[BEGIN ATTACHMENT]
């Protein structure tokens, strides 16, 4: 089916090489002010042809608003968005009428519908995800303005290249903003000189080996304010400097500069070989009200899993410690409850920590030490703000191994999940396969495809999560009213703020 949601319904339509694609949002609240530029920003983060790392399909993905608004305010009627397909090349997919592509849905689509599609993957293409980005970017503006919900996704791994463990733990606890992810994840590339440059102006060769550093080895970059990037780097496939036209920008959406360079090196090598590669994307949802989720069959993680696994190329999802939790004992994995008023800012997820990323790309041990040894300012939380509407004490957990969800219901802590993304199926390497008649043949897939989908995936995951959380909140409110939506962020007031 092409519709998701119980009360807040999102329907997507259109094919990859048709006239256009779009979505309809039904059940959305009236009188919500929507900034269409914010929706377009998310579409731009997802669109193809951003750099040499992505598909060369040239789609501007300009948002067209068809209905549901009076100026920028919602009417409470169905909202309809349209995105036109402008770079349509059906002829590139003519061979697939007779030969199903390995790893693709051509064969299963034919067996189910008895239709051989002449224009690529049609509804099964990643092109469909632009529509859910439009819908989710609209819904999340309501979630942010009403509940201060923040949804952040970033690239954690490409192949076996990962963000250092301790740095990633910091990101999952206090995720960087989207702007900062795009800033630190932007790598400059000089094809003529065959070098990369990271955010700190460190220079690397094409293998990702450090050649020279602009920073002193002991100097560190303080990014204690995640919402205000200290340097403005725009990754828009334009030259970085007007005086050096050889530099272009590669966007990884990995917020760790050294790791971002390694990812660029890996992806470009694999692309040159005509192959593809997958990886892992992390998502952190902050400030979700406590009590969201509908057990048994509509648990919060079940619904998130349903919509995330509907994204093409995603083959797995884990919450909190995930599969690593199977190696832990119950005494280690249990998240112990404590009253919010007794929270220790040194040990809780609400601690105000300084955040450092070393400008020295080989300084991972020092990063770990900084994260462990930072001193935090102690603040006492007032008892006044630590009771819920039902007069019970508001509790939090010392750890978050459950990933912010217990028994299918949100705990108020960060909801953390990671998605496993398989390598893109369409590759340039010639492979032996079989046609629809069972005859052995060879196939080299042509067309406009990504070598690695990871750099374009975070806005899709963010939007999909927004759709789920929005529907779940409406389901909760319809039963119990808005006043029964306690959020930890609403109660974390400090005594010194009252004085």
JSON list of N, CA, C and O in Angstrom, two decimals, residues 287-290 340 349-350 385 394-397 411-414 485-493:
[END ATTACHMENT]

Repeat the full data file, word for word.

């Protein structure tokens, strides 16, 4: 089916090489002010042809608003968005009428519908995800303005290249903003000189080996304010400097500069070989009200899993410690409850920590030490703000191994999940396969495809999560009213703020 949601319904339509694609949002609240530029920003983060790392399909993905608004305010009627397909090349997919592509849905689509599609993957293409980005970017503006919900996704791994463990733990606890992810994840590339440059102006060769550093080895970059990037780097496939036209920008959406360079090196090598590669994307949802989720069959993680696994190329999802939790004992994995008023800012997820990323790309041990040894300012939380509407004490957990969800219901802590993304199926390497008649043949897939989908995936995951959380909140409110939506962020007031 092409519709998701119980009360807040999102329907997507259109094919990859048709006239256009779009979505309809039904059940959305009236009188919500929507900034269409914010929706377009998310579409731009997802669109193809951003750099040499992505598909060369040239789609501007300009948002067209068809209905549901009076100026920028919602009417409470169905909202309809349209995105036109402008770079349509059906002829590139003519061979697939007779030969199903390995790893693709051509064969299963034919067996189910008895239709051989002449224009690529049609509804099964990643092109469909632009529509859910439009819908989710609209819904999340309501979630942010009403509940201060923040949804952040970033690239954690490409192949076996990962963000250092301790740095990633910091990101999952206090995720960087989207702007900062795009800033630190932007790598400059000089094809003529065959070098990369990271955010700190460190220079690397094409293998990702450090050649020279602009920073002193002991100097560190303080990014204690995640919402205000200290340097403005725009990754828009334009030259970085007007005086050096050889530099272009590669966007990884990995917020760790050294790791971002390694990812660029890996992806470009694999692309040159005509192959593809997958990886892992992390998502952190902050400030979700406590009590969201509908057990048994509509648990919060079940619904998130349903919509995330509907994204093409995603083959797995884990919450909190995930599969690593199977190696832990119950005494280690249990998240112990404590009253919010007794929270220790040194040990809780609400601690105000300084955040450092070393400008020295080989300084991972020092990063770990900084994260462990930072001193935090102690603040006492007032008892006044630590009771819920039902007069019970508001509790939090010392750890978050459950990933912010217990028994299918949100705990108020960060909801953390990671998605496993398989390598893109369409590759340039010639492979032996079989046609629809069972005859052995060879196939080299042509067309406009990504070598690695990871750099374009975070806005899709963010939007999909927004759709789920929005529907779940409406389901909760319809039963119990808005006043029964306690959020930890609403109660974390400090005594010194009252004085």
JSON list of N, CA, C and O in Angstrom, two decimals, residues 287-290 340 349-350 385 394-397 411-414 485-493: